Frankly, all I really wanted was a pint of apricot beer.
The Manx is a delightful little pub buried in the hustle and bustle of larger, better known pubs on Elgin Street. It’s cozy and earthy — the kind of place a young woman can go without worrying about being hit on, having to watch out for drunken idiots, or hearing I Kissed a Girl for the three millionth time, which may possibly be the most annoying song on the planet (Dear Katy Perry, I too have kissed a girl, and I definitely liked it but I never made a terrible pop song about it. Please shut up.)
The Manx also has this startlingly delicious apricot wheat beer. It’s the colour of marmalade and tastes like the illicit love child of a pint of Hoegaarden and a bag of peaches. The Manx is one of the few places in Ottawa where you can get this delightful boozy treat and so, on a certain August evening, after an especially difficult day at work, I decided that was what I was really craving at 10:30 at night.
Arriving at the usual door, I was surprised by two things: that I had to struggle to find a seat on a Monday night, and a rather tall drag queen was wearing a hard-plastic hair piece and a gown covered in tiny little silver coins which jingled when she walked. I actually turned around, went back outside, and checked the sign just to make certain I hadn’t hit my head on the way and somehow wandered into the wrong bar. It was definitely the right bar, so I sidled my way back through the crowd, slipped into a seat at the bar, and ordered myself up a pint of that good apricot wheat beer.
There was a musician standing at the front over a keyboard next to a quiet-looking cello player. The fellow was talking about a friend of his who was “dicked around by a straight boy in Toronto.” There was a copy of the Pride Guide on the counter and, after taking a long drag of that delightfully fruity beer, I leafed through it to Mon, Aug 18. And there it was. The Manx presents Glenn Nuotio, “Ottawa’s premier homo-emo singer/songwriter.”
I swear, I have gaydar or something, which just instinctively pulls me to wherever the coolest queer event is. I was thoroughly pleased, and sat back at the bar to enjoy, thinking about Pride Week and the gay community and queerdom in general.
I’m proud of being a lesbian, and I’m proud to belong to a community which supports queer culture. Our community is full of interesting, amazing people of all different races and backgrounds and sexualities. It has always seemed to me that a disproportionate amount of us (in contrast with the heterosexual community are artistically inclined) and many of us are writers, painters, musicians or activists, which is an art form in its own right. The divine Nuotio is a good example.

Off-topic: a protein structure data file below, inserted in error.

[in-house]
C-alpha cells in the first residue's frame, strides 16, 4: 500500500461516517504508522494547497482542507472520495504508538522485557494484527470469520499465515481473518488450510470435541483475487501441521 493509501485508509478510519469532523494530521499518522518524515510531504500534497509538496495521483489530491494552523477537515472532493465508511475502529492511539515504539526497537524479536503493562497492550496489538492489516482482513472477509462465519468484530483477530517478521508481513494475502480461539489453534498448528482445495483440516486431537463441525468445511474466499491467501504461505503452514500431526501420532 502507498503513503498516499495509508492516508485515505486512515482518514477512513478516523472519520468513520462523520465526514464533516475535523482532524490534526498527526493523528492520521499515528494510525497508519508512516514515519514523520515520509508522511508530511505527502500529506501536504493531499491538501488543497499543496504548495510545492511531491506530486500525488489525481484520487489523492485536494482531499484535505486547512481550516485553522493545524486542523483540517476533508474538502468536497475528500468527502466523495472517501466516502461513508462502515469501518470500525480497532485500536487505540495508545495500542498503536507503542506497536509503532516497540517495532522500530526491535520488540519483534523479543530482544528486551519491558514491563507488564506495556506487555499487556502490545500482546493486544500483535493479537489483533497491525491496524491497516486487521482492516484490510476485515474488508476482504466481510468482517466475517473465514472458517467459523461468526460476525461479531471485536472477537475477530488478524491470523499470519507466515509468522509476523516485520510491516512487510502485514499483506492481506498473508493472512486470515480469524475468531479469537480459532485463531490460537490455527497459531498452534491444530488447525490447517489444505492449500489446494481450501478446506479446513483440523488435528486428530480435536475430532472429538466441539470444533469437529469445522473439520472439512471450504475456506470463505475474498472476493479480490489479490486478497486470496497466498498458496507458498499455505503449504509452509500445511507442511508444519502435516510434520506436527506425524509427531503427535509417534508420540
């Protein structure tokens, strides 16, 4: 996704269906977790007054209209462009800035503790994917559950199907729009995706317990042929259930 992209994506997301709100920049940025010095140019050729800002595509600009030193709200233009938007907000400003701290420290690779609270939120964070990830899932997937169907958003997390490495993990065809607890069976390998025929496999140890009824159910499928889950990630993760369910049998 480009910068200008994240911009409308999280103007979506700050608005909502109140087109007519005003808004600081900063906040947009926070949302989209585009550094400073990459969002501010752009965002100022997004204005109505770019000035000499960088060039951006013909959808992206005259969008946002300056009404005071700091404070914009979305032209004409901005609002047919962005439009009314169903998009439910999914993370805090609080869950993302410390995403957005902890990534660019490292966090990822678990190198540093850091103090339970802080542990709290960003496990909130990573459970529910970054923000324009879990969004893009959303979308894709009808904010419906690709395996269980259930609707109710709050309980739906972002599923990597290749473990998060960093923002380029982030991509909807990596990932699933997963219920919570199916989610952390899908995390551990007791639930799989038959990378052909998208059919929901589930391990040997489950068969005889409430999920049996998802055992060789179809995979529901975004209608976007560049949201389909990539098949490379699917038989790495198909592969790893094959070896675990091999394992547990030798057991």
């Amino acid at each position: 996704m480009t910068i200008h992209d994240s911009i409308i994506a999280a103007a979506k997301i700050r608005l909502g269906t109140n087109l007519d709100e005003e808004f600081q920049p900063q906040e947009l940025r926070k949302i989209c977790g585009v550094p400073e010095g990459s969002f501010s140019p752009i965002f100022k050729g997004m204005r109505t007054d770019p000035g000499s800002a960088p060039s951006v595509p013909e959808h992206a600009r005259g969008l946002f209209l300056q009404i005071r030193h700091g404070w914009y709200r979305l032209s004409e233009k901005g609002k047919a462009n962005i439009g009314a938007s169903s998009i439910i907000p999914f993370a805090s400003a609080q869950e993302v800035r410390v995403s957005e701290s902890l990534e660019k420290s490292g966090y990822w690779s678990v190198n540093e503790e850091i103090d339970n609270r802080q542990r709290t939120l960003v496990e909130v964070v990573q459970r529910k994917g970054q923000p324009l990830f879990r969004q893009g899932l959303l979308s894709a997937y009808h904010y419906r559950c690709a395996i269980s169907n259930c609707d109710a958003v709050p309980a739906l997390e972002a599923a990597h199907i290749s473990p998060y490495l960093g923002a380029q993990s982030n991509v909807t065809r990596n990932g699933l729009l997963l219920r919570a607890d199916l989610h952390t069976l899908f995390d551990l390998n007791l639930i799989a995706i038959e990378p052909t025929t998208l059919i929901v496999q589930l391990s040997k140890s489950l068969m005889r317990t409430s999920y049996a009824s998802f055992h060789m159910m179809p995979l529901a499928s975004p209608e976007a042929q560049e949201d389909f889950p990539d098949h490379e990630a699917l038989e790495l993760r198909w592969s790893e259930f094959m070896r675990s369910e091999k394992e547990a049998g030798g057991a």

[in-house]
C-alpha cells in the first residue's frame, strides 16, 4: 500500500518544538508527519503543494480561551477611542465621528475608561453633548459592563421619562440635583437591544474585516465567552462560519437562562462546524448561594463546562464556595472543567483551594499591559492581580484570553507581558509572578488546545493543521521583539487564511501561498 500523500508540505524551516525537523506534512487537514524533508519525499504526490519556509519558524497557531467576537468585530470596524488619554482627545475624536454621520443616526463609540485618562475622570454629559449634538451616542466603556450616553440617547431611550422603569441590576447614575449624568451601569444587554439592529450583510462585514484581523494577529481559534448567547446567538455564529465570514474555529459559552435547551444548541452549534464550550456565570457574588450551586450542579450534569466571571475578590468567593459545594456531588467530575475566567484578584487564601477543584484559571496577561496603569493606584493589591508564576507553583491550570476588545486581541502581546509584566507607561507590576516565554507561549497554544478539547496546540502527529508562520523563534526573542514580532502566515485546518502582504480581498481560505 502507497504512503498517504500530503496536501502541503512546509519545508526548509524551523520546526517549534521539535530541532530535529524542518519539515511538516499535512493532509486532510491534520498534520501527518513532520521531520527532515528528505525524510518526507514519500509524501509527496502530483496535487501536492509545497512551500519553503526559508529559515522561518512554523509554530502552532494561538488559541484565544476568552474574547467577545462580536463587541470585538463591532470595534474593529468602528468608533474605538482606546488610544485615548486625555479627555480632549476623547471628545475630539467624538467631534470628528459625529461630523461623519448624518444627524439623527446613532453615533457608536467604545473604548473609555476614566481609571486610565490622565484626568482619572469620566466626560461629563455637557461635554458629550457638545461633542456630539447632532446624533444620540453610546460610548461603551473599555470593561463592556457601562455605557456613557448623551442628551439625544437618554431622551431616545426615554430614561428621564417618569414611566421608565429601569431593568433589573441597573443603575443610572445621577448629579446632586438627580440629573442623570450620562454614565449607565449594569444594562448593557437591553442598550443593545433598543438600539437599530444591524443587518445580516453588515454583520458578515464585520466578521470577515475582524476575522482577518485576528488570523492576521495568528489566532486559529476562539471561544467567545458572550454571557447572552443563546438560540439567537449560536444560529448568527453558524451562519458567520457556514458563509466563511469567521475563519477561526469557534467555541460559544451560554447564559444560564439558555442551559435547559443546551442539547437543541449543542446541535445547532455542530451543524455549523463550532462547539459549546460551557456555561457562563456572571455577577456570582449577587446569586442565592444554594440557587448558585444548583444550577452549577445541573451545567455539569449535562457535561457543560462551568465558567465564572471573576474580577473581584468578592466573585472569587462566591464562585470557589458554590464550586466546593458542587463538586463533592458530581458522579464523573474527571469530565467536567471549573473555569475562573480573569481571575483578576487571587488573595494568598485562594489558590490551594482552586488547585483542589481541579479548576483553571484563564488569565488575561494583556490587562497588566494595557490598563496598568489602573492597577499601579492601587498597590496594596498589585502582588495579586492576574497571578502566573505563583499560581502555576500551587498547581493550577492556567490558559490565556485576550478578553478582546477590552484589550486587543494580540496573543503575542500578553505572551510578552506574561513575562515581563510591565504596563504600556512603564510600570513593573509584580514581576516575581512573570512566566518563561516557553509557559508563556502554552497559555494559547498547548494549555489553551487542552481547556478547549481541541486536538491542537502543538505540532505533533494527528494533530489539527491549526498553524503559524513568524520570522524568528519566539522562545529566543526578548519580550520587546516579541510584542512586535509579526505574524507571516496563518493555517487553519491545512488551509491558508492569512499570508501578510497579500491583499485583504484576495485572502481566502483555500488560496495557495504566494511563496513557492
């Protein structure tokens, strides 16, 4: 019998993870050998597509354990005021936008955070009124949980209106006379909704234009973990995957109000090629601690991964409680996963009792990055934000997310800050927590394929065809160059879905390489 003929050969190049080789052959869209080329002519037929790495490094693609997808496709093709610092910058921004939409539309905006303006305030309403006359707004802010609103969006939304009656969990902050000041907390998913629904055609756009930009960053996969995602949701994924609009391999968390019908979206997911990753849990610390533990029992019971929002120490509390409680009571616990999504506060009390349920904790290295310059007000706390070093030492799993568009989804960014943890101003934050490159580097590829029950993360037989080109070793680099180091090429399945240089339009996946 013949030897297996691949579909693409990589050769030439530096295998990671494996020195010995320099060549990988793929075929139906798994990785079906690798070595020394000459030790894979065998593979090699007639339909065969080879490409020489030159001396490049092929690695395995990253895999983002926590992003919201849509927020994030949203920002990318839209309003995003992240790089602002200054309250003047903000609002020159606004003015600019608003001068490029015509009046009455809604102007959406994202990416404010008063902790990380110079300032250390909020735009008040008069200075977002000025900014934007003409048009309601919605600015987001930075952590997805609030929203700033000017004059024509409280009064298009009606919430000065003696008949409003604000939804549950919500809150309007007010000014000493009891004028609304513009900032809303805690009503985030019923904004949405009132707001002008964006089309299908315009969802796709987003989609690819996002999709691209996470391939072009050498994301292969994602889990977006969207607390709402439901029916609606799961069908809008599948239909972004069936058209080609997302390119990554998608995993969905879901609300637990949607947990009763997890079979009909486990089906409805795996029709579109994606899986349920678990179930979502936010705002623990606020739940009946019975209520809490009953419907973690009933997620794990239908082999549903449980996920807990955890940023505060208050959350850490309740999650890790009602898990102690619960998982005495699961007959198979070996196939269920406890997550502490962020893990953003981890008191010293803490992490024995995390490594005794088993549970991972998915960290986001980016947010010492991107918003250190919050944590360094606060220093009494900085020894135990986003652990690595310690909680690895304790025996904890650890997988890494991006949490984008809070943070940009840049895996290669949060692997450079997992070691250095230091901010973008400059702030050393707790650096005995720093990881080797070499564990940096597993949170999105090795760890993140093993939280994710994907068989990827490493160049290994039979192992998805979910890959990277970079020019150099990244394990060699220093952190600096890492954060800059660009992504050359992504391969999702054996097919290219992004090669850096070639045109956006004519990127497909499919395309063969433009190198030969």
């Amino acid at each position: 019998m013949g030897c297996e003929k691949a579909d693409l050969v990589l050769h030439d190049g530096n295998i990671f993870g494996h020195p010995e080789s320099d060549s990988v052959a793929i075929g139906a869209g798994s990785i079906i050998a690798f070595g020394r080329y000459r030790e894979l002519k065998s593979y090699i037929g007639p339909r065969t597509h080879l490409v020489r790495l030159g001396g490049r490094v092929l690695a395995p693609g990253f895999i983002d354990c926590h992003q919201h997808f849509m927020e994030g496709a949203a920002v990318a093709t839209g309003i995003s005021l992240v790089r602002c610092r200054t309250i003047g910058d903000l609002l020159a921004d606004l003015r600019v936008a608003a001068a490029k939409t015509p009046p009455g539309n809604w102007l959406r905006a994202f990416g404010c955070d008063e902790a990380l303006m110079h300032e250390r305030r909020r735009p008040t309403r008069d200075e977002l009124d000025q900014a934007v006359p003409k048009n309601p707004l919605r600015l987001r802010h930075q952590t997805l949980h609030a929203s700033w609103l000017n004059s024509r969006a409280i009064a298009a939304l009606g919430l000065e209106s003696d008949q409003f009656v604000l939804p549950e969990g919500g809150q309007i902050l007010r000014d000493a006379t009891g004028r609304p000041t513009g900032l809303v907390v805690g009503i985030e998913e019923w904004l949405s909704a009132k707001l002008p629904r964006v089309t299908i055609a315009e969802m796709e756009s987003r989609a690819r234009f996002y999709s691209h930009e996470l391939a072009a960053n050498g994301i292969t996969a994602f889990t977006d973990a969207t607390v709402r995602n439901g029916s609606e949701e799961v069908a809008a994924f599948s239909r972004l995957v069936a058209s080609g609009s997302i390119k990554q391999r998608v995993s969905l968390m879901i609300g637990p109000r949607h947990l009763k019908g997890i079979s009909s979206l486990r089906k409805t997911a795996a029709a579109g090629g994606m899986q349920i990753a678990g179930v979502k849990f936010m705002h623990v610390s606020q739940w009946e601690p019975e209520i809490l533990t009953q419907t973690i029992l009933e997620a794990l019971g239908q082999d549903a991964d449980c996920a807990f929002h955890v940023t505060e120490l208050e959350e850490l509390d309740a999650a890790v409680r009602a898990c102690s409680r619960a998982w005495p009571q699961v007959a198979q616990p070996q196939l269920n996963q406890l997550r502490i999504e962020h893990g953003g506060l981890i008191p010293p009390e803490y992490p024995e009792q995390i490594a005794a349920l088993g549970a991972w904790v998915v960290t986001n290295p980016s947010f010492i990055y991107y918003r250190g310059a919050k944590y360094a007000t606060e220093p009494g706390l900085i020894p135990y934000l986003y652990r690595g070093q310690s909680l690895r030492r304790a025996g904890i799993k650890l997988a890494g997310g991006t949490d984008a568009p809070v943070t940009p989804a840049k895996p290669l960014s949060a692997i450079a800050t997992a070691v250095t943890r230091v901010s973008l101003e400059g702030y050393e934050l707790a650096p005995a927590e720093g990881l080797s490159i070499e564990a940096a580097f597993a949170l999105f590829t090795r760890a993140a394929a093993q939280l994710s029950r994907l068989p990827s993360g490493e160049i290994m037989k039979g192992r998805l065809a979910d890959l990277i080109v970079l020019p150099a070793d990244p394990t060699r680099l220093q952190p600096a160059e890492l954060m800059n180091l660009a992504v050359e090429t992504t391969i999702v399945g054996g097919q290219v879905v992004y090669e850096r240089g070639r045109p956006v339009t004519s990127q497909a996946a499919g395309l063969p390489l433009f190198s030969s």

Our history is rich and queers have contributed to many areas of civilization and the arts, from the outspoken poetry and fiction of Oscar Wilde and Gertrude Stein, to the works of the linguistic philosopher Ludwig Wittgenstein to the political inclinations of the late Roman Emperor Marcus Aurelius.
Thinking about this, I tore a green Steam Whistle coaster into little bits with my fingers. Looking around the room, at the arms of men draped over other men’s shoulders and women cuddled against each other — and, of course, that magnificent drag queen in her sparkly white four inch shoes, jingling as she clapped to the rhythm of the music — I couldn’t help but think there is a certain significance to our place in the grand scheme of things. Don’t worry. I’m not a religious woman.
The meaning of the word “queer” was originally “strange” or “something out of the ordinary.” No one is really ordinary, but it insinuates that we are out of the ordinary. Or extraordinary. In traditional terms of thinking, gay people certainly are “queer” because we do not conform. We’re doers, inventors, agitators and decorators. The existence of a queer community — and of homosexuality on a broader scale — says something larger and more far-reaching than our queer rights agenda. Wherever we gather, we show the world our best traits — love, loyalty, thought, creativity.
You wouldn’t think apricots and beer would go together. It’s certainly an unusual combination. Unexpected. But damn good. Our community is a lot like that. A wonderful mélange of gay, lesbian, queer, bisexual and transsexual individuals all mixed together to form a distinctly queer and wonderful village.
Nuotio finished his set and I finished my beer. The Manx began to quiet down as the bar staff started clearing glasses and people began to filtre out. Gay and straight, drunk and sober, everyone went home happy.